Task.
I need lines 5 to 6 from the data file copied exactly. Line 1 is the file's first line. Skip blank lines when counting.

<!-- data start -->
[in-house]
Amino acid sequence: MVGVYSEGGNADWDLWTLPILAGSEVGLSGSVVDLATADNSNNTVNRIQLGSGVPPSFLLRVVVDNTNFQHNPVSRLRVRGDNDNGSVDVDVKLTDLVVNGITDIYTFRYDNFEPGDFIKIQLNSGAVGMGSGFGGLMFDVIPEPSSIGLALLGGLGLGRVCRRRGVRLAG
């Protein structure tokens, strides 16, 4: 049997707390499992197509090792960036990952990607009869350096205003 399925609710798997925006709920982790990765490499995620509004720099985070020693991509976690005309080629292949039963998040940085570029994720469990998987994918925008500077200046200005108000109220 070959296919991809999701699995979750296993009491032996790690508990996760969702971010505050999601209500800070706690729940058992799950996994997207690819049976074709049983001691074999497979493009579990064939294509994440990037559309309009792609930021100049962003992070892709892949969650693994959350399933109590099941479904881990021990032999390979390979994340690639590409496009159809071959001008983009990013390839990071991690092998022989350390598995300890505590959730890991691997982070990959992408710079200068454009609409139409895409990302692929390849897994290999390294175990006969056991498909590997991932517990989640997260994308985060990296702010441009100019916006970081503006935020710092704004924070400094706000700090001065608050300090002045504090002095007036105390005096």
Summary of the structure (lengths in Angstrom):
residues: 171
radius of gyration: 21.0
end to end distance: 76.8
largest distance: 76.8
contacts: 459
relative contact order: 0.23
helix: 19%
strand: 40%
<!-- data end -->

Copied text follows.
residues: 171
radius of gyration: 21.0